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Hoffmann, R. A wiki for the life sciences where authorship matters. Nature Genetics (2008)

Genetic and epigenetic alterations of DLC-1 gene in hepatocellular carcinoma.

Hepatocellular carcinoma ( HCC) is one of the most common fatal cancers in the world. However, the underlying molecular mechanisms contributing to hepatocarcinogenesis are still unclear. A putative tumor suppressor gene, namely DLC-1 (frequently deleted in liver cancer) was identified and mapped at chromosome 8p21.3-22, a recurrently deleted region in human cancers. The gene exerts inhibitory effects on the cell proliferation of HCC cells. In this study, we investigated the biological function, and genetic and epigenetic status of this gene in human HCC. With in vitro GTPase activating proteins activity assay, we established that DLC-1 protein was a GTPase-activating protein specific for RhoA and Cdc42. Deletion of the DLC-1 gene was frequent in human HCC, as revealed by loss of heterozygosity analysis performed on 100 human HCC cases with markers mapped at the DLC-1 locus, and allelic losses ranging from 44% to 50% of the informative cases. However, somatic mutations of the DLC-1 gene were rare. Moreover, with real-time quantitative PCR, we found that DLC-1 mRNA was significantly underexpressed in HCCs when compared with the corresponding nontumorous livers (P < 0.0001). In addition, the CpG island 5' to the DLC-1 gene was methylated in 3 of 7 HCC cell lines and in 6 (24%) of 25 primary HCCs. These data suggest that transcriptional silencing by hypermethylation may contribute to the inactivation of the DLC-1 gene. Taken together, the results of our study suggest that both genetic and epigenetic alterations play an important role in inactivation of the DLC-1 gene in hepatocarcinogenesis.[1]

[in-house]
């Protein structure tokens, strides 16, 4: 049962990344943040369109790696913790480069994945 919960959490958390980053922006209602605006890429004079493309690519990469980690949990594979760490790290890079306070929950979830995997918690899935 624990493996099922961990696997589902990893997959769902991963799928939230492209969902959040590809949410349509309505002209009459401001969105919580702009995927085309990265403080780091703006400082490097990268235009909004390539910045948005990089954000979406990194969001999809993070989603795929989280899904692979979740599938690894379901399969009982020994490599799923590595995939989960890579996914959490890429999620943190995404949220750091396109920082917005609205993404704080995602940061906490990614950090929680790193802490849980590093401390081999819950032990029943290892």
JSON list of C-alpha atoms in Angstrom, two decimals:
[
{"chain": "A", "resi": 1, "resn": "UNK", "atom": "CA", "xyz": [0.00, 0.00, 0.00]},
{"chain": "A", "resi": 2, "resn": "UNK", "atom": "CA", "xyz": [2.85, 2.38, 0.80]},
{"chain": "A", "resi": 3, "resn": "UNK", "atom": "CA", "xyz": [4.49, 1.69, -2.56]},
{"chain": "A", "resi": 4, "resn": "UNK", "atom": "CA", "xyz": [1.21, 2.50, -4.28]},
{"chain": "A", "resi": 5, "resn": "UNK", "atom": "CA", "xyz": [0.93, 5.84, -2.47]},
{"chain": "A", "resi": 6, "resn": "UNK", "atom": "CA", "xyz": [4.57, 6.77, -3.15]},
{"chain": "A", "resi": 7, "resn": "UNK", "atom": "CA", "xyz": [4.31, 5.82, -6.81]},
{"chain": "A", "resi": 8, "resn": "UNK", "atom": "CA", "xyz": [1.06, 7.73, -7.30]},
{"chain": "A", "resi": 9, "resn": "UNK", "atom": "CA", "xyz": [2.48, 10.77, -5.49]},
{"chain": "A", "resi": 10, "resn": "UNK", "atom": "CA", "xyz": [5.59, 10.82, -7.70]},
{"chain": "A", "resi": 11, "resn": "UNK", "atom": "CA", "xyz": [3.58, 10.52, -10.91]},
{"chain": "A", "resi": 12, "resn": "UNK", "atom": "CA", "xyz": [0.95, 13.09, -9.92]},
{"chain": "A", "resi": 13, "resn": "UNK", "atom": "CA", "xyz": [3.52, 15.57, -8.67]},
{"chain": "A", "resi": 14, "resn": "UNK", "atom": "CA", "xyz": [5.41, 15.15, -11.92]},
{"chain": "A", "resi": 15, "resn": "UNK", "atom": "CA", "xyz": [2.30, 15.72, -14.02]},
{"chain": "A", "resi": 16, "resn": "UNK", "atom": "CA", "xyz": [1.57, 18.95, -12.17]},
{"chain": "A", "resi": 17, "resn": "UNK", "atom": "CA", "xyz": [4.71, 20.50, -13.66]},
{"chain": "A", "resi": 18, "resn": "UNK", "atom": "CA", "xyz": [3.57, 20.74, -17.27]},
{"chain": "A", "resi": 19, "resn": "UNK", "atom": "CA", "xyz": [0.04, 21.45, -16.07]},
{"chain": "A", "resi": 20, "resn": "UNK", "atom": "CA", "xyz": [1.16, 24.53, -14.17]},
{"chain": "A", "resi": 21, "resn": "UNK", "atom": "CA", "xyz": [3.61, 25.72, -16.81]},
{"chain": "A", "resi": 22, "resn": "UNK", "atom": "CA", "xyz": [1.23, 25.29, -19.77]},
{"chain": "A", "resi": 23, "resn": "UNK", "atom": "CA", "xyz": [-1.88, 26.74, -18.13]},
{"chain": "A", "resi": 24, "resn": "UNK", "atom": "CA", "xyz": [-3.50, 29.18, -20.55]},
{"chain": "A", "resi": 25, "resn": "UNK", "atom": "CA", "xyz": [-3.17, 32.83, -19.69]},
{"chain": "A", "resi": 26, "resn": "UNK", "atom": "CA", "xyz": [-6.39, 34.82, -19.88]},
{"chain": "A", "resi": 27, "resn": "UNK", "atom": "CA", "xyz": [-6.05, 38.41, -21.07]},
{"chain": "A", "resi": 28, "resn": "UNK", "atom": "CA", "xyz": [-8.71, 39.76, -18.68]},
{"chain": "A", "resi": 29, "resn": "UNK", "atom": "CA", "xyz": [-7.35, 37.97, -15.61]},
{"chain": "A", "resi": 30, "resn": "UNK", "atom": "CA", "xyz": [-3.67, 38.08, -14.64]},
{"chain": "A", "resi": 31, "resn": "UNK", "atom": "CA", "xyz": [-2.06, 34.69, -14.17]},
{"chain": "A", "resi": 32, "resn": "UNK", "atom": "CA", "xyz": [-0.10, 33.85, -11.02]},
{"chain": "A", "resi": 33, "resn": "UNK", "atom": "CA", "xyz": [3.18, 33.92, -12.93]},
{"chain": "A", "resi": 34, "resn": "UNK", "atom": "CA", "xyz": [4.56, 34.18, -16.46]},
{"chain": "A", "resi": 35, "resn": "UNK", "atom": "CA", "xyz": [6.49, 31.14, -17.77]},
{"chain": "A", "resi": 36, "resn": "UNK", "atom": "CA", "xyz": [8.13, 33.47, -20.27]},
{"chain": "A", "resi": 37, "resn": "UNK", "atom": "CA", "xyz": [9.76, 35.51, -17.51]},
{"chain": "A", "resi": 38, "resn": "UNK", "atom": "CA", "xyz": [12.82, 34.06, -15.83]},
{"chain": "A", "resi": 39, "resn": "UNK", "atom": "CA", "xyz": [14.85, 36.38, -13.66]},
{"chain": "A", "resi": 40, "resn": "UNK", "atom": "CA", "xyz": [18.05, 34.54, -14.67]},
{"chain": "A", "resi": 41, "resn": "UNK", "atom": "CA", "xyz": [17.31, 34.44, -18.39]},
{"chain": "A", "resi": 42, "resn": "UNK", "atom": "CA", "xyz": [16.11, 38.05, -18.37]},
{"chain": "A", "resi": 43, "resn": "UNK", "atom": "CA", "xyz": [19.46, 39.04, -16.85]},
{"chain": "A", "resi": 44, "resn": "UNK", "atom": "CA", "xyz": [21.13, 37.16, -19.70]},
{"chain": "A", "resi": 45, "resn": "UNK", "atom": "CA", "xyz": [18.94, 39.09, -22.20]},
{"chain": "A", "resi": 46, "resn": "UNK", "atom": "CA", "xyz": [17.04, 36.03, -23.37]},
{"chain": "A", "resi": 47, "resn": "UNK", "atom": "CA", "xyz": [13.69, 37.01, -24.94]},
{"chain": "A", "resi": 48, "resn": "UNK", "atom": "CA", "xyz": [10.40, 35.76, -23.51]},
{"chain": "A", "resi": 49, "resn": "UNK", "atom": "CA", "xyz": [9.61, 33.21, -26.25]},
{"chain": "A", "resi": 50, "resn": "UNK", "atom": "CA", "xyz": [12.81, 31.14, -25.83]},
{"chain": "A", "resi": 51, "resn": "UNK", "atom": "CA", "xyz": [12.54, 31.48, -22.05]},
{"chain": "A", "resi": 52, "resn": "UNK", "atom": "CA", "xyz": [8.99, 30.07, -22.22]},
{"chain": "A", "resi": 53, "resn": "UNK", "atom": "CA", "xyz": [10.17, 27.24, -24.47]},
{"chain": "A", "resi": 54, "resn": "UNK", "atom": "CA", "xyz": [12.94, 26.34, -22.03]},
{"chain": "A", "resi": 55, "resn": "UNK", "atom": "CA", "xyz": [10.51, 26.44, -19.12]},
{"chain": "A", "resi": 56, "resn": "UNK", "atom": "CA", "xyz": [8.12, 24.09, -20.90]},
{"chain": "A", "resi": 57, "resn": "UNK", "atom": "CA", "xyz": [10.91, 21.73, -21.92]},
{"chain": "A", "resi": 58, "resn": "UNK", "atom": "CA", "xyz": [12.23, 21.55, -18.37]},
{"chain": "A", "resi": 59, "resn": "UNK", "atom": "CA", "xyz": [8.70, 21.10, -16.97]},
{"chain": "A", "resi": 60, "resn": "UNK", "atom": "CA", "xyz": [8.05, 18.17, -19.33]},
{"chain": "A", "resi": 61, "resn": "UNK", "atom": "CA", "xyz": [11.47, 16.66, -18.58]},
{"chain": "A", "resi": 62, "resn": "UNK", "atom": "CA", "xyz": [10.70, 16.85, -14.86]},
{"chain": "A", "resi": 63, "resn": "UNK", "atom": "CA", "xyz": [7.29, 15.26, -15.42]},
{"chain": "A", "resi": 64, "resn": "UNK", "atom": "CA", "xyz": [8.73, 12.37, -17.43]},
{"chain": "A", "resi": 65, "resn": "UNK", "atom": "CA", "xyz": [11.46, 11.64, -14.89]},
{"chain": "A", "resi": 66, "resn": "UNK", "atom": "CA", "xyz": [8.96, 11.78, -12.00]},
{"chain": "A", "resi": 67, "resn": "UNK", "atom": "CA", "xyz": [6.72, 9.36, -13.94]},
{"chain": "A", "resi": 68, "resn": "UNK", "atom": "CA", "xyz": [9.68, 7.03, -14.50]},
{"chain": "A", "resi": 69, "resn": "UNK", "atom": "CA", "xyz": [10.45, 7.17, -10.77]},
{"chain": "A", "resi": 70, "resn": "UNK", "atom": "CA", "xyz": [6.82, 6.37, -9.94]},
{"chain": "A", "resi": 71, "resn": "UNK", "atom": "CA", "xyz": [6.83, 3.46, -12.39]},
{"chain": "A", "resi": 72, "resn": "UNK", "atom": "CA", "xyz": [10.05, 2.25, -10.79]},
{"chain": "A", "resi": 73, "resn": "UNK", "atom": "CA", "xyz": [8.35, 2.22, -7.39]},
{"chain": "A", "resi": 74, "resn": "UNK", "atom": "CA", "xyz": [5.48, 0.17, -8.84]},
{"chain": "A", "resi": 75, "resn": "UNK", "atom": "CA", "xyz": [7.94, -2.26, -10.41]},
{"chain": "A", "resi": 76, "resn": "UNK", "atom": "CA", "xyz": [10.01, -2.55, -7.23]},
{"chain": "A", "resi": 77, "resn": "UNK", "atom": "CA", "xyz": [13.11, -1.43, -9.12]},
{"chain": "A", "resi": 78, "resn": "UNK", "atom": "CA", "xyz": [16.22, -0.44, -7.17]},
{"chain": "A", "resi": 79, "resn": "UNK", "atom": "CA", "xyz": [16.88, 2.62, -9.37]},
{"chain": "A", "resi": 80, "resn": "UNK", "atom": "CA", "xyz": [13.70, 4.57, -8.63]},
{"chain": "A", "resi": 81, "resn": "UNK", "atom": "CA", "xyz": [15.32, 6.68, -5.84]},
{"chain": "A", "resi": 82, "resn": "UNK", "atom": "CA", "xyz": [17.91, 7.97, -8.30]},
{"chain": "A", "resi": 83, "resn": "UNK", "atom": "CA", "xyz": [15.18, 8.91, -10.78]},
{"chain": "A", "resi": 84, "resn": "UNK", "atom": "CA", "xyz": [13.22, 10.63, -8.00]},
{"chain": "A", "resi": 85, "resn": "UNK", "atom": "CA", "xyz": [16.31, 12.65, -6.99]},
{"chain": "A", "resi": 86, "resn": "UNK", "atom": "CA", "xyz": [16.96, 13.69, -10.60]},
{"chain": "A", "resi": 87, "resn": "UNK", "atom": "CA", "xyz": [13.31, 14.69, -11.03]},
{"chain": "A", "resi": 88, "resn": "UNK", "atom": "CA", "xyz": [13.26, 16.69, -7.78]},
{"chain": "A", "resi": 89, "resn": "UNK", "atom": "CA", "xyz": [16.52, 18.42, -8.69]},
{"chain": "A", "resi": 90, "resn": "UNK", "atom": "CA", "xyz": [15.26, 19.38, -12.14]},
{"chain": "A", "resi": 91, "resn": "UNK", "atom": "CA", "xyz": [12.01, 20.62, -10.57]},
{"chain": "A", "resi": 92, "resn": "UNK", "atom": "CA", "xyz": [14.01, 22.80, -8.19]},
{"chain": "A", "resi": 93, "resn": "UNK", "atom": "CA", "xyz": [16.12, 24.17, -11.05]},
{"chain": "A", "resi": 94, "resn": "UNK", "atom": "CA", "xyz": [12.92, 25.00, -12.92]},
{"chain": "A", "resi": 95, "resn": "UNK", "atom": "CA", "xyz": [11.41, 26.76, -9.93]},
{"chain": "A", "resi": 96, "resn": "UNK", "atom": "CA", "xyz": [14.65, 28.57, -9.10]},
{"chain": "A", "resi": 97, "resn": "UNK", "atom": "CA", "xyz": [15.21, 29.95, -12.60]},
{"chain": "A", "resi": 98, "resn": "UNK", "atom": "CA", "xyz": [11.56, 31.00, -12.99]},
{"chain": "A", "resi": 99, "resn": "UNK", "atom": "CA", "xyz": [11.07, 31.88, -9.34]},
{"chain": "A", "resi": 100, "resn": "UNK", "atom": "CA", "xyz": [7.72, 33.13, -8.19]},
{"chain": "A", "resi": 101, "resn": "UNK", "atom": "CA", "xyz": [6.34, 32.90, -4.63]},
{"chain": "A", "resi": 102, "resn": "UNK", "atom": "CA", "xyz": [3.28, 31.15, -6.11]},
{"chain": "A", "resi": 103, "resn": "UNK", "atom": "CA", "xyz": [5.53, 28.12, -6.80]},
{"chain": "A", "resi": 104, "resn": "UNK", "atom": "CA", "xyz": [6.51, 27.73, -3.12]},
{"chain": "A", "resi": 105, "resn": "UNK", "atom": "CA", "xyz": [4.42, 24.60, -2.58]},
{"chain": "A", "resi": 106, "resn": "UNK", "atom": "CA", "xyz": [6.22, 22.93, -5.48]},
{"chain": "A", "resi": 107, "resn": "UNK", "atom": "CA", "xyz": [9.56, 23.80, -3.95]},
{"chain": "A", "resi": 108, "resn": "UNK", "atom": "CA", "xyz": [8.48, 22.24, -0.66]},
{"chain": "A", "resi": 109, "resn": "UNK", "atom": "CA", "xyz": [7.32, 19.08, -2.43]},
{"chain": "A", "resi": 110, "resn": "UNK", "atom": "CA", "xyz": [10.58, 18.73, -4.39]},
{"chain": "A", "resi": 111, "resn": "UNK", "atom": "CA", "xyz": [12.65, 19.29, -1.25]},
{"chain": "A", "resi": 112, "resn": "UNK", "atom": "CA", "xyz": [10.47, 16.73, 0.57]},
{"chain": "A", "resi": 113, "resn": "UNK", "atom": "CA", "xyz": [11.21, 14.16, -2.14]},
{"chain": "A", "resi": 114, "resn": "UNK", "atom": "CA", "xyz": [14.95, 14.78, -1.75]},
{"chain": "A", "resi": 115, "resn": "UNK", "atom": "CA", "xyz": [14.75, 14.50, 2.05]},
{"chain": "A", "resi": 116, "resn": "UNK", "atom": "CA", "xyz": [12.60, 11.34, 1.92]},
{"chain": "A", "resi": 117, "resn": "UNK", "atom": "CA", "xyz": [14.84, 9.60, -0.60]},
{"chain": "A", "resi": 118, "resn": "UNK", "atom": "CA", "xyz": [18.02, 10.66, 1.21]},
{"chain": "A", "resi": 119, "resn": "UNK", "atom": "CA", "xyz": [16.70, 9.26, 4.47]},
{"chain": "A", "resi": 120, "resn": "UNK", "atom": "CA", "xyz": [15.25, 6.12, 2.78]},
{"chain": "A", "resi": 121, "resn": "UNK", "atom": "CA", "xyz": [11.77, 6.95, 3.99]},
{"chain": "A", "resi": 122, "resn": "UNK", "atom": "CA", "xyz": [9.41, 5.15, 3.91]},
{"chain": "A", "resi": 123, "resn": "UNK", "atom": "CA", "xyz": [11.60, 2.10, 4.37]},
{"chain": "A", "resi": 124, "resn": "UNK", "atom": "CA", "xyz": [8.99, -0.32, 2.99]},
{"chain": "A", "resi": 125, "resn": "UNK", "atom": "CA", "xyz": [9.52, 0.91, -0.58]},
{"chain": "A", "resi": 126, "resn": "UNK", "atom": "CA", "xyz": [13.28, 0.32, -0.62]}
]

1. Genetic and epigenetic alterations of DLC-1 gene in hepatocellular carcinoma. Wong, C.M., Lee, J.M., Ching, Y.P., Jin, D.Y., Ng, I.O. Cancer Res. (2003) [Pubmed]
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